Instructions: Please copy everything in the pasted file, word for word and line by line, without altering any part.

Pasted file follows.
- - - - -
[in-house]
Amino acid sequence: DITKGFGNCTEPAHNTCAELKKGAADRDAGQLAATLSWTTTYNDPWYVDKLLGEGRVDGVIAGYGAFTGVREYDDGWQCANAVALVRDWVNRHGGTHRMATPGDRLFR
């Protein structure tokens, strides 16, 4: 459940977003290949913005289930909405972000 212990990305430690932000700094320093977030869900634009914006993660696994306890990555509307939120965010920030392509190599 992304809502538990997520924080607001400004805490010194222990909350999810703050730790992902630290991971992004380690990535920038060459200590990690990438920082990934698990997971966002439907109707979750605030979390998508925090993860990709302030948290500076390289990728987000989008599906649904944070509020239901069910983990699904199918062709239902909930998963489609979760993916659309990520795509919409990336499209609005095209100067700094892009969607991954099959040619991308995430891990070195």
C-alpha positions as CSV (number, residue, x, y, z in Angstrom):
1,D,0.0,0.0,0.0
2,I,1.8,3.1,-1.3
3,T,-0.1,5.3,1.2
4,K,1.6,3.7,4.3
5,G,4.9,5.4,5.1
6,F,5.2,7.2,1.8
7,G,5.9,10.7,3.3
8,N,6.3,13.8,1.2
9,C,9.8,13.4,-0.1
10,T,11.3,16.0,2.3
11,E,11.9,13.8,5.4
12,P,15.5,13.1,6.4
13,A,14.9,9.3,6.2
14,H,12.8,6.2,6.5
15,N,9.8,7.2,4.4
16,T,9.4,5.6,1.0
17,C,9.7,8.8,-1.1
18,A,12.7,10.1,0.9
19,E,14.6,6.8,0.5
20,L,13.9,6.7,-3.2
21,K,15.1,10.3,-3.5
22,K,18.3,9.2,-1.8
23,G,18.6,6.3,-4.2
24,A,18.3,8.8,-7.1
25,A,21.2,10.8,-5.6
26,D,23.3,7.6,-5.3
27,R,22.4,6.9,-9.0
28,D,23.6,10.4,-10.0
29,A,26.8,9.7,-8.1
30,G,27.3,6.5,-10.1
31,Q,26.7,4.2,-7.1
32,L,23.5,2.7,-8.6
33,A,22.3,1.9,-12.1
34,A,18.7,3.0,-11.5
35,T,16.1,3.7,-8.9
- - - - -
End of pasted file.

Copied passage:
[in-house]
Amino acid sequence: DITKGFGNCTEPAHNTCAELKKGAADRDAGQLAATLSWTTTYNDPWYVDKLLGEGRVDGVIAGYGAFTGVREYDDGWQCANAVALVRDWVNRHGGTHRMATPGDRLFR
């Protein structure tokens, strides 16, 4: 459940977003290949913005289930909405972000 212990990305430690932000700094320093977030869900634009914006993660696994306890990555509307939120965010920030392509190599 992304809502538990997520924080607001400004805490010194222990909350999810703050730790992902630290991971992004380690990535920038060459200590990690990438920082990934698990997971966002439907109707979750605030979390998508925090993860990709302030948290500076390289990728987000989008599906649904944070509020239901069910983990699904199918062709239902909930998963489609979760993916659309990520795509919409990336499209609005095209100067700094892009969607991954099959040619991308995430891990070195």
C-alpha positions as CSV (number, residue, x, y, z in Angstrom):
1,D,0.0,0.0,0.0
2,I,1.8,3.1,-1.3
3,T,-0.1,5.3,1.2
4,K,1.6,3.7,4.3
5,G,4.9,5.4,5.1
6,F,5.2,7.2,1.8
7,G,5.9,10.7,3.3
8,N,6.3,13.8,1.2
9,C,9.8,13.4,-0.1
10,T,11.3,16.0,2.3
11,E,11.9,13.8,5.4
12,P,15.5,13.1,6.4
13,A,14.9,9.3,6.2
14,H,12.8,6.2,6.5
15,N,9.8,7.2,4.4
16,T,9.4,5.6,1.0
17,C,9.7,8.8,-1.1
18,A,12.7,10.1,0.9
19,E,14.6,6.8,0.5
20,L,13.9,6.7,-3.2
21,K,15.1,10.3,-3.5
22,K,18.3,9.2,-1.8
23,G,18.6,6.3,-4.2
24,A,18.3,8.8,-7.1
25,A,21.2,10.8,-5.6
26,D,23.3,7.6,-5.3
27,R,22.4,6.9,-9.0
28,D,23.6,10.4,-10.0
29,A,26.8,9.7,-8.1
30,G,27.3,6.5,-10.1
31,Q,26.7,4.2,-7.1
32,L,23.5,2.7,-8.6
33,A,22.3,1.9,-12.1
34,A,18.7,3.0,-11.5
35,T,16.1,3.7,-8.9